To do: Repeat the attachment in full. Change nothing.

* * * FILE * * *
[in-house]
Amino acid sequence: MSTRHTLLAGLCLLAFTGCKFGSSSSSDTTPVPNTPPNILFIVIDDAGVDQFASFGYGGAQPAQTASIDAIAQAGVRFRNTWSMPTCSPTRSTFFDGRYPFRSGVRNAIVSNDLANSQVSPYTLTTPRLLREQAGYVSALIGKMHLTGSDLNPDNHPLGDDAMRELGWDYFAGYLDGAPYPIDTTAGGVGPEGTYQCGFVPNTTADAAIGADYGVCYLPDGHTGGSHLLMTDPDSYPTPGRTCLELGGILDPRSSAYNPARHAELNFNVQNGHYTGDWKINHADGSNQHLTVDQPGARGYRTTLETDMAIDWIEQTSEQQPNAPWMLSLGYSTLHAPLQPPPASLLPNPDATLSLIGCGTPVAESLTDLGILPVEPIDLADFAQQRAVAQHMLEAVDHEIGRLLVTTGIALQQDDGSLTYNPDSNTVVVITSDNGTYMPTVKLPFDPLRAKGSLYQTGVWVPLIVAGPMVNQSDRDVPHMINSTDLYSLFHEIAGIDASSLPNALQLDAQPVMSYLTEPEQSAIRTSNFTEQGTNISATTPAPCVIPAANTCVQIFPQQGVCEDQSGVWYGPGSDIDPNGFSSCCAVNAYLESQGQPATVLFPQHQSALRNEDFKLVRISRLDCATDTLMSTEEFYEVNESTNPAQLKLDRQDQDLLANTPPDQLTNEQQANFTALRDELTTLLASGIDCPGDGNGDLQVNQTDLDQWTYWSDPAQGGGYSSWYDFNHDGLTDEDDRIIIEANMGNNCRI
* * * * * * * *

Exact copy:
[in-house]
Amino acid sequence: MSTRHTLLAGLCLLAFTGCKFGSSSSSDTTPVPNTPPNILFIVIDDAGVDQFASFGYGGAQPAQTASIDAIAQAGVRFRNTWSMPTCSPTRSTFFDGRYPFRSGVRNAIVSNDLANSQVSPYTLTTPRLLREQAGYVSALIGKMHLTGSDLNPDNHPLGDDAMRELGWDYFAGYLDGAPYPIDTTAGGVGPEGTYQCGFVPNTTADAAIGADYGVCYLPDGHTGGSHLLMTDPDSYPTPGRTCLELGGILDPRSSAYNPARHAELNFNVQNGHYTGDWKINHADGSNQHLTVDQPGARGYRTTLETDMAIDWIEQTSEQQPNAPWMLSLGYSTLHAPLQPPPASLLPNPDATLSLIGCGTPVAESLTDLGILPVEPIDLADFAQQRAVAQHMLEAVDHEIGRLLVTTGIALQQDDGSLTYNPDSNTVVVITSDNGTYMPTVKLPFDPLRAKGSLYQTGVWVPLIVAGPMVNQSDRDVPHMINSTDLYSLFHEIAGIDASSLPNALQLDAQPVMSYLTEPEQSAIRTSNFTEQGTNISATTPAPCVIPAANTCVQIFPQQGVCEDQSGVWYGPGSDIDPNGFSSCCAVNAYLESQGQPATVLFPQHQSALRNEDFKLVRISRLDCATDTLMSTEEFYEVNESTNPAQLKLDRQDQDLLANTPPDQLTNEQQANFTALRDELTTLLASGIDCPGDGNGDLQVNQTDLDQWTYWSDPAQGGGYSSWYDFNHDGLTDEDDRIIIEANMGNNCRI